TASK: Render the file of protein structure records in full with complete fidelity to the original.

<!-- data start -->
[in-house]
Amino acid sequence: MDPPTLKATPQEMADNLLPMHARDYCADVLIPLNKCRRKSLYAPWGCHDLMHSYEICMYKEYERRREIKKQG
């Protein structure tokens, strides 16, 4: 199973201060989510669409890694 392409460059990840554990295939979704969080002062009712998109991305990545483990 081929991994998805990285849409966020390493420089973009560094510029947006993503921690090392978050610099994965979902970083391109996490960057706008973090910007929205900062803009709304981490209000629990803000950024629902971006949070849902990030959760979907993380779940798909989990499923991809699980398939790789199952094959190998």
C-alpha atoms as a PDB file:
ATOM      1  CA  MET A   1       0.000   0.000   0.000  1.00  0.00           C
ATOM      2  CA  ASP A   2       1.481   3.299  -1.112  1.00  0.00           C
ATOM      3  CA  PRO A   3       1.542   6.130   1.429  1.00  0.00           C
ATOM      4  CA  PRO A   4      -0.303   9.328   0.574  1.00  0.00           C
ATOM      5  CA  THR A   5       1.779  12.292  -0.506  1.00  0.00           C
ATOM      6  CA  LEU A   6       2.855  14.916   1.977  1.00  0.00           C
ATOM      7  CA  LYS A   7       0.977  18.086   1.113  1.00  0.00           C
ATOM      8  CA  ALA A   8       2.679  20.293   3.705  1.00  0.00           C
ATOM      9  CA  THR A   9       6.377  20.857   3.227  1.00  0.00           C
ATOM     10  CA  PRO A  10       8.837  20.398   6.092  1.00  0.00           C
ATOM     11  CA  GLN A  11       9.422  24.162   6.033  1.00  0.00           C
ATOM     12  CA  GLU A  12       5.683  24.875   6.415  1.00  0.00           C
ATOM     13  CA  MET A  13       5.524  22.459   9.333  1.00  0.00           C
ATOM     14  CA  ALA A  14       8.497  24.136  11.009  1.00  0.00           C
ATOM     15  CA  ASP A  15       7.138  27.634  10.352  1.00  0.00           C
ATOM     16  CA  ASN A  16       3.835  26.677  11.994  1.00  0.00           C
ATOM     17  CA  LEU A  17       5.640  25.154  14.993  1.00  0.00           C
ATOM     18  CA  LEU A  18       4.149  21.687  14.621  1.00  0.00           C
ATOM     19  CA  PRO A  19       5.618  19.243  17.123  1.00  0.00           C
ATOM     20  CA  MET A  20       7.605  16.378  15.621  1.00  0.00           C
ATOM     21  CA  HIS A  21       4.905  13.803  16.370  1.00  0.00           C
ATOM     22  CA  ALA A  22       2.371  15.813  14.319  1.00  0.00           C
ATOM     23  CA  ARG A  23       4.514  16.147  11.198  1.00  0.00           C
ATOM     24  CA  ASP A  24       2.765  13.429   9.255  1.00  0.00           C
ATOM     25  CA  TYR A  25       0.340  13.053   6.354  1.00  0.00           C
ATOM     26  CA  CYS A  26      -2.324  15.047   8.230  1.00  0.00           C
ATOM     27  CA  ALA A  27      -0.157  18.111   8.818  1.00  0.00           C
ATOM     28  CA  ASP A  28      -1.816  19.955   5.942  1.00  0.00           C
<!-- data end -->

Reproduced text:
[in-house]
Amino acid sequence: MDPPTLKATPQEMADNLLPMHARDYCADVLIPLNKCRRKSLYAPWGCHDLMHSYEICMYKEYERRREIKKQG
């Protein structure tokens, strides 16, 4: 199973201060989510669409890694 392409460059990840554990295939979704969080002062009712998109991305990545483990 081929991994998805990285849409966020390493420089973009560094510029947006993503921690090392978050610099994965979902970083391109996490960057706008973090910007929205900062803009709304981490209000629990803000950024629902971006949070849902990030959760979907993380779940798909989990499923991809699980398939790789199952094959190998």
C-alpha atoms as a PDB file:
ATOM      1  CA  MET A   1       0.000   0.000   0.000  1.00  0.00           C
ATOM      2  CA  ASP A   2       1.481   3.299  -1.112  1.00  0.00           C
ATOM      3  CA  PRO A   3       1.542   6.130   1.429  1.00  0.00           C
ATOM      4  CA  PRO A   4      -0.303   9.328   0.574  1.00  0.00           C
ATOM      5  CA  THR A   5       1.779  12.292  -0.506  1.00  0.00           C
ATOM      6  CA  LEU A   6       2.855  14.916   1.977  1.00  0.00           C
ATOM      7  CA  LYS A   7       0.977  18.086   1.113  1.00  0.00           C
ATOM      8  CA  ALA A   8       2.679  20.293   3.705  1.00  0.00           C
ATOM      9  CA  THR A   9       6.377  20.857   3.227  1.00  0.00           C
ATOM     10  CA  PRO A  10       8.837  20.398   6.092  1.00  0.00           C
ATOM     11  CA  GLN A  11       9.422  24.162   6.033  1.00  0.00           C
ATOM     12  CA  GLU A  12       5.683  24.875   6.415  1.00  0.00           C
ATOM     13  CA  MET A  13       5.524  22.459   9.333  1.00  0.00           C
ATOM     14  CA  ALA A  14       8.497  24.136  11.009  1.00  0.00           C
ATOM     15  CA  ASP A  15       7.138  27.634  10.352  1.00  0.00           C
ATOM     16  CA  ASN A  16       3.835  26.677  11.994  1.00  0.00           C
ATOM     17  CA  LEU A  17       5.640  25.154  14.993  1.00  0.00           C
ATOM     18  CA  LEU A  18       4.149  21.687  14.621  1.00  0.00           C
ATOM     19  CA  PRO A  19       5.618  19.243  17.123  1.00  0.00           C
ATOM     20  CA  MET A  20       7.605  16.378  15.621  1.00  0.00           C
ATOM     21  CA  HIS A  21       4.905  13.803  16.370  1.00  0.00           C
ATOM     22  CA  ALA A  22       2.371  15.813  14.319  1.00  0.00           C
ATOM     23  CA  ARG A  23       4.514  16.147  11.198  1.00  0.00           C
ATOM     24  CA  ASP A  24       2.765  13.429   9.255  1.00  0.00           C
ATOM     25  CA  TYR A  25       0.340  13.053   6.354  1.00  0.00           C
ATOM     26  CA  CYS A  26      -2.324  15.047   8.230  1.00  0.00           C
ATOM     27  CA  ALA A  27      -0.157  18.111   8.818  1.00  0.00           C
ATOM     28  CA  ASP A  28      -1.816  19.955   5.942  1.00  0.00           C